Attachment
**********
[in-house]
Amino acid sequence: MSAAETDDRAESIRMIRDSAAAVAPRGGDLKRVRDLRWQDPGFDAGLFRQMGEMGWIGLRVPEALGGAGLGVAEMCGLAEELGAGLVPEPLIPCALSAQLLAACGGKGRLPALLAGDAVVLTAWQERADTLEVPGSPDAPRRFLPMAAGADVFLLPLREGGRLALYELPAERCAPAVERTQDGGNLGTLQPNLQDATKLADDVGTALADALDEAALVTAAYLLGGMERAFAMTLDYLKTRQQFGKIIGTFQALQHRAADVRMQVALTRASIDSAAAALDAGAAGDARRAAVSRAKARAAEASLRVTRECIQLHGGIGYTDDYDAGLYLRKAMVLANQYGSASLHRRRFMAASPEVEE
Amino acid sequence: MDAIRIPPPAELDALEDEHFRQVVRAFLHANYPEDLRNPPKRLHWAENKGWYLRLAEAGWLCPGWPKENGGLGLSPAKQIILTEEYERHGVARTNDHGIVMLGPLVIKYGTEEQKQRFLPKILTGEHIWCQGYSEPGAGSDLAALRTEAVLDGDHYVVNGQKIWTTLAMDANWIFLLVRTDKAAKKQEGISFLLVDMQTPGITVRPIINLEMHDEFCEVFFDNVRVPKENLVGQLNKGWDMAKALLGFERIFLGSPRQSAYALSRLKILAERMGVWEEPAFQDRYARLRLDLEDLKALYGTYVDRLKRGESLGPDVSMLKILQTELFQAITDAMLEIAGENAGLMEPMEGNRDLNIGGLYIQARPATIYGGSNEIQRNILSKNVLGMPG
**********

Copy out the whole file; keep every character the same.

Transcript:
[in-house]
Amino acid sequence: MSAAETDDRAESIRMIRDSAAAVAPRGGDLKRVRDLRWQDPGFDAGLFRQMGEMGWIGLRVPEALGGAGLGVAEMCGLAEELGAGLVPEPLIPCALSAQLLAACGGKGRLPALLAGDAVVLTAWQERADTLEVPGSPDAPRRFLPMAAGADVFLLPLREGGRLALYELPAERCAPAVERTQDGGNLGTLQPNLQDATKLADDVGTALADALDEAALVTAAYLLGGMERAFAMTLDYLKTRQQFGKIIGTFQALQHRAADVRMQVALTRASIDSAAAALDAGAAGDARRAAVSRAKARAAEASLRVTRECIQLHGGIGYTDDYDAGLYLRKAMVLANQYGSASLHRRRFMAASPEVEE
Amino acid sequence: MDAIRIPPPAELDALEDEHFRQVVRAFLHANYPEDLRNPPKRLHWAENKGWYLRLAEAGWLCPGWPKENGGLGLSPAKQIILTEEYERHGVARTNDHGIVMLGPLVIKYGTEEQKQRFLPKILTGEHIWCQGYSEPGAGSDLAALRTEAVLDGDHYVVNGQKIWTTLAMDANWIFLLVRTDKAAKKQEGISFLLVDMQTPGITVRPIINLEMHDEFCEVFFDNVRVPKENLVGQLNKGWDMAKALLGFERIFLGSPRQSAYALSRLKILAERMGVWEEPAFQDRYARLRLDLEDLKALYGTYVDRLKRGESLGPDVSMLKILQTELFQAITDAMLEIAGENAGLMEPMEGNRDLNIGGLYIQARPATIYGGSNEIQRNILSKNVLGMPG